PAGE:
By Miriam Raftery
Photo: CC by Gage Skidmore; file image at Arizona rally
November 21, 2022 (Washington D.C.) – Twice impeached and under investigation for serious federal and state crimes, former president Donald Trump announced on Nov. 15 that he plans to run for president again in 2024. The announcement, made at Trump’s Mar al Lago estate in Florida, came just days after most Trump-backed candidates suffered defeats in elections for Congress, Governor and other key positions across the nation.
Meanwhile in Washington D.C., Trump’s reelection announcement prompted Attorney General Merrick Garland to appoint a special independent prosecutor to complete federal criminal investigations into Trump’s incitement of violence in the January 6, 2021 capitol insurrection, his refusal to take action to halt it, his removal of numerous classified documents from the White House, and other potentially serious federal crimes. The appointment of Smith as independent prosecutor aims to eliminate the appearance of partisan politics from any future indictment or exoneration of Trump.
The federal prosecutor, Jack Smith, is a former federal prosecutor who has most recently been working to prosecute international war criminals at the International Criminal Court in the Hague. He formerly served as head of the Dept. of Justice’s Public Integrity Unit, which prosecutes public corruption cases such as bribery and election tampering.
Ironically, Trump is also under investigation for pressuring election officials in Georgia to alter election results without evidence.
In his 2024 candidacy announcement, Trump stated, “America’s comeback starts right now.” He then touted policies held by authoritarian regimes overseas. He pledged to deploy federal forces aggressively against protests and crime, as well as execute drug dealers.
He repeated debunked claims that the 2020 election was stolen, despite 62 judges including some appointed by Trump finding no evidence of fraud to overturn results in any state. Trump also called for an end to early voting used in 46 states and voting by mail available in 35 states, despite popularity of such measures with voters and increased turnout produced by making voting easier. “I’ll get that job done,” Trump pledged. “That’s a very personal job for me.”
His announcement has been met with trepidation even by many Republican party officials and by some conservative media outlets. Many view him as a likely loser no longer able to muster sufficient support to beat President Joe Biden, if Biden runs, or whoever the Democrats might run instead.
Both men would be the oldest to run for the office; Biden turned 80 this week and Trump is 78.
Though Republicans normally win many Congressional seats in midterm elections where a Democrat holds the presidency, this month’s elections results in Democrats holding the Senate, losing the House by only a handful of seats. Democrats also defeated the vast majority of Trump-backed election deniers running for positions such as Secretary of State, as well as many Governor positions and other key races.
The legal clouds hanging over Trump could potentially land him in prison before the election, if he is convicted. The most serious potential charges could bar him from holding federal office, if it were found he engaged in insurrection against the U.S. during the Capitol assault, or if classified documents were provided to enemies of the U.S., for example. He also faces various civil suits in multiple civil suits ranging from fraud allegations to rape.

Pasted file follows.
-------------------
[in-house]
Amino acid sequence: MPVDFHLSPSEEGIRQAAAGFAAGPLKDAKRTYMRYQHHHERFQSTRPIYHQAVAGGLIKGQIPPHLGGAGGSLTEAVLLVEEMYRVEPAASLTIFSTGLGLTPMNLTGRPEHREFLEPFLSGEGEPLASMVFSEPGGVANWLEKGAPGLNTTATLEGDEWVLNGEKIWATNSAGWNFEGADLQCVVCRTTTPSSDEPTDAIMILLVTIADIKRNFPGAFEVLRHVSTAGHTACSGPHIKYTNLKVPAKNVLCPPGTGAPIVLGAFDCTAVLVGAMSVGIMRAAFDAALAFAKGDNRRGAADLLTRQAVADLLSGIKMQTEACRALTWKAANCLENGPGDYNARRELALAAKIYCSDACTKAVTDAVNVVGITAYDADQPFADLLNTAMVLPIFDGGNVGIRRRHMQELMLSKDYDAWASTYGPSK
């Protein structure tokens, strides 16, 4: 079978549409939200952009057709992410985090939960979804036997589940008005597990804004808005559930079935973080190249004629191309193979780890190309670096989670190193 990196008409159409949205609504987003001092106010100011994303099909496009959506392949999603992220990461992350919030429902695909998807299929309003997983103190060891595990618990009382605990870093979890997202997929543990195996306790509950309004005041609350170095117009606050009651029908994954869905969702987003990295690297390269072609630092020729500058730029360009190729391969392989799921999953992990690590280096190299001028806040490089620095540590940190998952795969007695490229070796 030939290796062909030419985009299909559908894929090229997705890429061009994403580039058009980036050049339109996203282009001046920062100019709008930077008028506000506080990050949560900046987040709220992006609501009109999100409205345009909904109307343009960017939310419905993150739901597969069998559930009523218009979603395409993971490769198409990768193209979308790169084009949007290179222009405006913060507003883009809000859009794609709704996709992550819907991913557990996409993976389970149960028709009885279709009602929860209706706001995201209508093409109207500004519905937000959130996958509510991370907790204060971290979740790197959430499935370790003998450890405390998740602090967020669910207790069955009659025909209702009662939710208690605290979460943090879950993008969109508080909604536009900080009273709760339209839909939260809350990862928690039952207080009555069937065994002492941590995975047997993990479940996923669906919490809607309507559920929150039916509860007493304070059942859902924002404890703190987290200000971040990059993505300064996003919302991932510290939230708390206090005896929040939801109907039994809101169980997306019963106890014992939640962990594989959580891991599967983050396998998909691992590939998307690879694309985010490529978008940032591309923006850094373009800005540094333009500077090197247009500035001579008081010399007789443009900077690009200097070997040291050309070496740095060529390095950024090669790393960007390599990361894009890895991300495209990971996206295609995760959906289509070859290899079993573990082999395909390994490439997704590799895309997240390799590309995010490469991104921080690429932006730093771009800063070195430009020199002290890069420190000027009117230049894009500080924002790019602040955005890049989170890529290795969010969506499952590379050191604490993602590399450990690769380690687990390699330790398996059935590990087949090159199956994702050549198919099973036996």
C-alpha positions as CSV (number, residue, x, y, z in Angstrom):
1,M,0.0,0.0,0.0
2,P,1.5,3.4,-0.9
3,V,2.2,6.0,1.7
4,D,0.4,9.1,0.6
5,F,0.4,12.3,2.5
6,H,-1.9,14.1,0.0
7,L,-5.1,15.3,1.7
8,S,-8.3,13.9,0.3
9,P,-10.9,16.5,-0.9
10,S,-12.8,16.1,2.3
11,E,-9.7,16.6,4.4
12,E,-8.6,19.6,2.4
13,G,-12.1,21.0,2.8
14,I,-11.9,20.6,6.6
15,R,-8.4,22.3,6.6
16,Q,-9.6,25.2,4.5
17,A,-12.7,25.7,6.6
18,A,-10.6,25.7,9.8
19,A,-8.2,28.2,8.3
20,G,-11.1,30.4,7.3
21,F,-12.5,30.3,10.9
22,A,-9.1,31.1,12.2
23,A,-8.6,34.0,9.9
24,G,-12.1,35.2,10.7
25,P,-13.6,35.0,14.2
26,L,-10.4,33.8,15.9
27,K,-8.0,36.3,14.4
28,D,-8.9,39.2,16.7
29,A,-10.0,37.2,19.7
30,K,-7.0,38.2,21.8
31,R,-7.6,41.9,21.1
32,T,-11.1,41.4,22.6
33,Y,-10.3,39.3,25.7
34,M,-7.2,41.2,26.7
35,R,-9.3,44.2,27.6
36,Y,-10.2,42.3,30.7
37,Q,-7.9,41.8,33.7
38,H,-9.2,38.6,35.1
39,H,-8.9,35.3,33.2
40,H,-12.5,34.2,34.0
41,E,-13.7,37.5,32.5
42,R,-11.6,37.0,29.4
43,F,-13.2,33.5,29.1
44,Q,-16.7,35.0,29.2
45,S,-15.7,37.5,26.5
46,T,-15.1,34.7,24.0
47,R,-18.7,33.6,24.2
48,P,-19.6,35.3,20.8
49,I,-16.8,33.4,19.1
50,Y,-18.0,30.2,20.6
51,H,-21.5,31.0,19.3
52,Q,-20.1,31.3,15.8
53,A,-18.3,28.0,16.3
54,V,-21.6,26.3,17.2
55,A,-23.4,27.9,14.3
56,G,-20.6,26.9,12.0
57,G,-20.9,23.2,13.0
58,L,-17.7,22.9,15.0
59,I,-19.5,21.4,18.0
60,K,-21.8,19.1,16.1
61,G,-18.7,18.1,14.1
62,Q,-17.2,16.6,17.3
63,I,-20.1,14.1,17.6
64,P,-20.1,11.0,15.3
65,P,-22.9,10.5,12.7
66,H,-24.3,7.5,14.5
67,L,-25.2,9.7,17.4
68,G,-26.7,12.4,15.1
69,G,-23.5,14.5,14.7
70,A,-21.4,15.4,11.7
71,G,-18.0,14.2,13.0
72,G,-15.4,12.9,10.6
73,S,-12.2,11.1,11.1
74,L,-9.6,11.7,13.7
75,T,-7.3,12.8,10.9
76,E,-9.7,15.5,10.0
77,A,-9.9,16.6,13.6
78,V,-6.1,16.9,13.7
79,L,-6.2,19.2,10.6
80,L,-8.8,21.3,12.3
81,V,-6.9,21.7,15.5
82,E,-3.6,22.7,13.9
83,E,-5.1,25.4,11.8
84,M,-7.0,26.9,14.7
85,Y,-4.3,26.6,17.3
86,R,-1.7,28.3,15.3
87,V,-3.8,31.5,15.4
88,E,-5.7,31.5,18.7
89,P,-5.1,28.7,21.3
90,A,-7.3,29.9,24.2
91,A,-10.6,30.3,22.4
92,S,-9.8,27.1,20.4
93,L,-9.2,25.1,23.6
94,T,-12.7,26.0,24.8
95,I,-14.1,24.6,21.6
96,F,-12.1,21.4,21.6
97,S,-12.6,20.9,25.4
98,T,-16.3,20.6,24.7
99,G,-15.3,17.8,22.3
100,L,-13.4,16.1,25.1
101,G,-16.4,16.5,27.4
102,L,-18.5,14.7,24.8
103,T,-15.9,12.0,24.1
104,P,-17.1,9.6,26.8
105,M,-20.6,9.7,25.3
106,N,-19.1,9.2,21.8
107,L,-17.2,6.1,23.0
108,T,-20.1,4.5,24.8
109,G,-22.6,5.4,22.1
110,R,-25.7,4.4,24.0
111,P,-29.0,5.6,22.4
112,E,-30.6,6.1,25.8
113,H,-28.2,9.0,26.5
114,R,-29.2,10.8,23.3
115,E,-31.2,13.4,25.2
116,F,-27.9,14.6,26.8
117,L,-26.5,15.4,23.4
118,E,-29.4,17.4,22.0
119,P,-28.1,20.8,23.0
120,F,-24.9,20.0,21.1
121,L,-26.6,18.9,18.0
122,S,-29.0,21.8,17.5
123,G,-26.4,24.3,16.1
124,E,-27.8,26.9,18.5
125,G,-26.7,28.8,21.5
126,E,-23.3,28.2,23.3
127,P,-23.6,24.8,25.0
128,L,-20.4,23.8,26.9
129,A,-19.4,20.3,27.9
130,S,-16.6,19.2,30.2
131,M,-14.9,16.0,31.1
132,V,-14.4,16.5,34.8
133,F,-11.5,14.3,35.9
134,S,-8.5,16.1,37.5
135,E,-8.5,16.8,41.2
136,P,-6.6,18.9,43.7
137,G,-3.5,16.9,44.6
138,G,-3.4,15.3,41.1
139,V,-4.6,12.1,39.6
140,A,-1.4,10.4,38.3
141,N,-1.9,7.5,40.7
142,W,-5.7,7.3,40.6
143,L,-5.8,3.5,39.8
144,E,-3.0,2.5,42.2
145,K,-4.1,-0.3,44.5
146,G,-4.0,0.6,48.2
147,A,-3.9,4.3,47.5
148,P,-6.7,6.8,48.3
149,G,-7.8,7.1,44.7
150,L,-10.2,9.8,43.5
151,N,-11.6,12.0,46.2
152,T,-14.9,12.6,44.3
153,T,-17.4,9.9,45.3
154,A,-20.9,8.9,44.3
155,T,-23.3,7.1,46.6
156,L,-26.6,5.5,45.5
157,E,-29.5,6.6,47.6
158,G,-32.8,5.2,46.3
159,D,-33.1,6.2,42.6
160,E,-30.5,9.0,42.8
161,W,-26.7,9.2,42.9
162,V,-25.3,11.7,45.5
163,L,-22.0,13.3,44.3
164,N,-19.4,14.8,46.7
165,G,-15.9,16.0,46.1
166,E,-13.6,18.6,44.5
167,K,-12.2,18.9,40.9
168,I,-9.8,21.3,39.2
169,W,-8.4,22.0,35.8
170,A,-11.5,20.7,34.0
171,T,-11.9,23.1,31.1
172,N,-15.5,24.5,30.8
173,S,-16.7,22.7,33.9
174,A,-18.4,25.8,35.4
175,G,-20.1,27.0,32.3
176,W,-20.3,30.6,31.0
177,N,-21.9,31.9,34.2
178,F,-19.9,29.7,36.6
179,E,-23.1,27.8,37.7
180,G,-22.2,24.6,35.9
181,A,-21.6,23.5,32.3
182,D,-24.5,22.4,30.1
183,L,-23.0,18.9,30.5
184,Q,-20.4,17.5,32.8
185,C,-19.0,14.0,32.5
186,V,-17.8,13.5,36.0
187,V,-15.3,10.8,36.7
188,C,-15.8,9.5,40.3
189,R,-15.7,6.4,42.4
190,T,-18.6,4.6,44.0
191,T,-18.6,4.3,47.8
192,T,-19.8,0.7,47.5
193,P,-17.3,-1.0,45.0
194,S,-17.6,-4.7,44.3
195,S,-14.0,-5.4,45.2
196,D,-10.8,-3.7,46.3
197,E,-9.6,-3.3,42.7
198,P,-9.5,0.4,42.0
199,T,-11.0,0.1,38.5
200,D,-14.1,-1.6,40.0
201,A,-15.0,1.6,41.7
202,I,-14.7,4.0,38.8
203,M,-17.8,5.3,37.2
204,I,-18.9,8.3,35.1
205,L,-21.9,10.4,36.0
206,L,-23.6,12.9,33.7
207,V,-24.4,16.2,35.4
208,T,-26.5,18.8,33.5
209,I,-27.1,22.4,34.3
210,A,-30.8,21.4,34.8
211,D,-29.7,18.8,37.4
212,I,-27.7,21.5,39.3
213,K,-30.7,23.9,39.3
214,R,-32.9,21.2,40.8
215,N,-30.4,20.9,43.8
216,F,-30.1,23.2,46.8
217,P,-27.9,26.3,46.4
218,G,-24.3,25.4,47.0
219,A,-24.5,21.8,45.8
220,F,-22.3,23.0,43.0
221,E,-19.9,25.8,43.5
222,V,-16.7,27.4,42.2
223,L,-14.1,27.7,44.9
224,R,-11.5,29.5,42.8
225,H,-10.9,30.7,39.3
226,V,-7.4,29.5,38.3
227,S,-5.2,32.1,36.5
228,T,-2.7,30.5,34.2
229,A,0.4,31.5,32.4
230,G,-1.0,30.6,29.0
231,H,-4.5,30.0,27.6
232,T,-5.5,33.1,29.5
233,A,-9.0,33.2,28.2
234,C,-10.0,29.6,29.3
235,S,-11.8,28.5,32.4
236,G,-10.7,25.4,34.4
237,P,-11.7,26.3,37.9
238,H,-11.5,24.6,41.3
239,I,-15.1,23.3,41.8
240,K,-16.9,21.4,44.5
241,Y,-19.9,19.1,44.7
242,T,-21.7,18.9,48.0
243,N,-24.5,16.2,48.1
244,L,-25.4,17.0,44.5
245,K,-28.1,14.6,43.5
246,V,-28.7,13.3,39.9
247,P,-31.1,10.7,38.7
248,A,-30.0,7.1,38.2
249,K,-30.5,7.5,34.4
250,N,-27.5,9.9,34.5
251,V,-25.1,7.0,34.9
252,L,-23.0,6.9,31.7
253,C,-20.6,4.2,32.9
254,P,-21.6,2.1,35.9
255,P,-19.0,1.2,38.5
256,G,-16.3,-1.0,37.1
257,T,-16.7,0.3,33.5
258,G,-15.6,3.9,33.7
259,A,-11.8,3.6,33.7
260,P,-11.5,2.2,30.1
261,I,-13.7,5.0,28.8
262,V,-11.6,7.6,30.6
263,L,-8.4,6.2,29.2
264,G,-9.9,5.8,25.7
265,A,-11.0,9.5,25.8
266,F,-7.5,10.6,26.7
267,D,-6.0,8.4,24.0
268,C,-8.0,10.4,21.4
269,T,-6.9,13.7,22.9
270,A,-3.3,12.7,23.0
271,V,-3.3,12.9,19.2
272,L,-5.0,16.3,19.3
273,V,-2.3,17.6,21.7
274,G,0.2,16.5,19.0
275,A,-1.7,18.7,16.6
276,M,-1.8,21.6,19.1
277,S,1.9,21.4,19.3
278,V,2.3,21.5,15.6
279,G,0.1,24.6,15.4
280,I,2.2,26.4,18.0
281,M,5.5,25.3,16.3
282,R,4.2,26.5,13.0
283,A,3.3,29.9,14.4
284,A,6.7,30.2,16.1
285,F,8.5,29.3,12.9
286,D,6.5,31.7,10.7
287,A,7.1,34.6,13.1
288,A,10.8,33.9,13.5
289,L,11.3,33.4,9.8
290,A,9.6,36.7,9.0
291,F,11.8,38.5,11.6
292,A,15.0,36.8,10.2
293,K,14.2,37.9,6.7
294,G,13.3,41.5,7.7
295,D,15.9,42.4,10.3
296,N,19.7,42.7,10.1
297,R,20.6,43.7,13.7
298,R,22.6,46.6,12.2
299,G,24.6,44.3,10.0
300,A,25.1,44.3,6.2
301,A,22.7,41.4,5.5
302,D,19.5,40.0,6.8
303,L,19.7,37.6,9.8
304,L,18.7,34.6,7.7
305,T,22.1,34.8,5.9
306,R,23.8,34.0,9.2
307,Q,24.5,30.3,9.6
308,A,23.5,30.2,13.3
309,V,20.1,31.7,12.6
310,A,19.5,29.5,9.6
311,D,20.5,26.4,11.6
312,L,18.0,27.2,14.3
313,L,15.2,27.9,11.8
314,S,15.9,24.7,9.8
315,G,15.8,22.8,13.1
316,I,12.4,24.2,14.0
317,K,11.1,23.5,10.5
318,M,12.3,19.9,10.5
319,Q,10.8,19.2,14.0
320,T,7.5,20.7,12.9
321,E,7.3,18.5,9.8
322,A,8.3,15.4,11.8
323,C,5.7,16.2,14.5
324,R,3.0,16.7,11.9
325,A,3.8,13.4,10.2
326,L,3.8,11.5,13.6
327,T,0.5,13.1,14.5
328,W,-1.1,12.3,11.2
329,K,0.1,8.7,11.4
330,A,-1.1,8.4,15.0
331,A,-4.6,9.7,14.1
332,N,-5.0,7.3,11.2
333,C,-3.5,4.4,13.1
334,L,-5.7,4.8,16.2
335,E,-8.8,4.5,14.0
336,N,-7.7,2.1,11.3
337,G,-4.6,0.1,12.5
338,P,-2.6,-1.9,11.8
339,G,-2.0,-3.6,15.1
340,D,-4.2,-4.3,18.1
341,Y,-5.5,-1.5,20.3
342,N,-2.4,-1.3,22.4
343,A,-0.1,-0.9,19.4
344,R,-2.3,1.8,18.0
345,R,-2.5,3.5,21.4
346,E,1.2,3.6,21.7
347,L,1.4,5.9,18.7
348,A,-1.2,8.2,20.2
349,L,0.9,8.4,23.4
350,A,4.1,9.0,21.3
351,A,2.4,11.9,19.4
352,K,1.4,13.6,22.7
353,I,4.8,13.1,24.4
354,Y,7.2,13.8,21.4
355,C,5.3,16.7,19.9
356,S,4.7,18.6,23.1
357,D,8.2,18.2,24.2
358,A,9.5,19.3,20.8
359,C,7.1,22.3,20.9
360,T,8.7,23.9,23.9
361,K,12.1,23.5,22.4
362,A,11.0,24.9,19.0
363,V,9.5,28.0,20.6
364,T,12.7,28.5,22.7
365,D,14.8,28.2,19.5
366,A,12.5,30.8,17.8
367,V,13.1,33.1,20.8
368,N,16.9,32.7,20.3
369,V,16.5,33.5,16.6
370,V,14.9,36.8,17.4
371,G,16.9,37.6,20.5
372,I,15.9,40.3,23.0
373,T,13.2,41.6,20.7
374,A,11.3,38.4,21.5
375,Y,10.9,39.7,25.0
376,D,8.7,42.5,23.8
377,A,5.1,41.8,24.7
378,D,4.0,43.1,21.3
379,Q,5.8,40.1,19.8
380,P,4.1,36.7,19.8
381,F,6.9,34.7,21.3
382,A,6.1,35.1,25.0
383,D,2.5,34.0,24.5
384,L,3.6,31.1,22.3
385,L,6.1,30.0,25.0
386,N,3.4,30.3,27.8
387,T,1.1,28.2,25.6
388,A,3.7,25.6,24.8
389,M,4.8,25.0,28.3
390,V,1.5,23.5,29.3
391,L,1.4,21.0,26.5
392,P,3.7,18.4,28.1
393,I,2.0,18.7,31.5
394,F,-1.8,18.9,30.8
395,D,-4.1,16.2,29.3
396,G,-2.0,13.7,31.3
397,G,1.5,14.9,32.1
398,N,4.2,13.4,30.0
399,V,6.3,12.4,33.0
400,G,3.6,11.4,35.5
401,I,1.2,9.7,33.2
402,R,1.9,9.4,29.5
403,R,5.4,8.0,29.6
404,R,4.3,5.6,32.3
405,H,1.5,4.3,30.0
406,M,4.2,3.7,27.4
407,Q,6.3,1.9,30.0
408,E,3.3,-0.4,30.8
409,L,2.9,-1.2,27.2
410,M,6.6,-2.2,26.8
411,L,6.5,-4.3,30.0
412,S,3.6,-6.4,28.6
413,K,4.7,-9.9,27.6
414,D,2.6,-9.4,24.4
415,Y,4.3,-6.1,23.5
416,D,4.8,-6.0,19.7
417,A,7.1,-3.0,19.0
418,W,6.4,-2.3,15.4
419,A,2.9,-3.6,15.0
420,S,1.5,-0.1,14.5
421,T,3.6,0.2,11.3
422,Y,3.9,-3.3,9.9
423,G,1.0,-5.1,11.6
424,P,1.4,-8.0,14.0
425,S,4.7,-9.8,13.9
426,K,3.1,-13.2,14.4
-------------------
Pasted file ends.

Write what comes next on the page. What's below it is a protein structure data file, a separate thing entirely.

Many polls now show Trump’s chances of victory appear dim. Exit polls by AP VoteCast showed 54% of voters nationally had unfavorable views of Trump, including 44 percent with very unfavorable views. An NBC News poll found 47 percent have a very negative view of Trump.
Democrats and independent voters have been angered by Trump-appointed judges pushing through the Supreme Court’s overturning of Roe vs. Wade/abortion rights, his opposition to serious action on climate change, his early denial of COVID-19 as a serious threat, and Trump’s divisive rhetoric and statements bashing minorities while praising white supremacists, as during a neo-Nazi march in Charlston.
But now, even many who support Trump’s economic policies and views on issues such as immigration and abortion have had enough, and believe another candidate would be more electable.
Former House Speaker said this week that Trump is “unelectable.” The former Trump supporter said on ABC that he is now a “never again Trumper.”
House Minority Leader Kevin McCarthy blames key House losses on “weak” candidates backed by Trump, the Washington Post reports.
The New York Post, owned by conservative Rupert Murdoch who also owns Fox News, declared Florida Governor Ron DeSantis “DeFuture” and chided Trump as “Trumpty Dumpty” who “had a great fall.” Trump, on the other hand, has called likely primary challenger DeSantis “DeSanctimonious.”
Other potential Republican Trump challengers include United Nations Ambassador Nikki Haley, former Secretary of State Mike Pompeo, South Dakota Governor Kristi Noem, and former Vice President Mike Pence, though the latter seems a longshot, given hostile insurrectionists’ cries of “hang Mike Pence” during the Capitol assault that killed several and injured some 150 police officers.
Trump is not the only ousted president to seek a return to office. But he would be the first to run since Theodore Roosevelt’s failed bid in the early 20th century. Only one former president, Grover Cleveland, has been successful in winning the presidency again, way back in 1893.
The clock is ticking on federal and state investigations to file charges and obtain convictions, meanwhile, since if Trump does win reelection, he would be immune from prosecution while in office.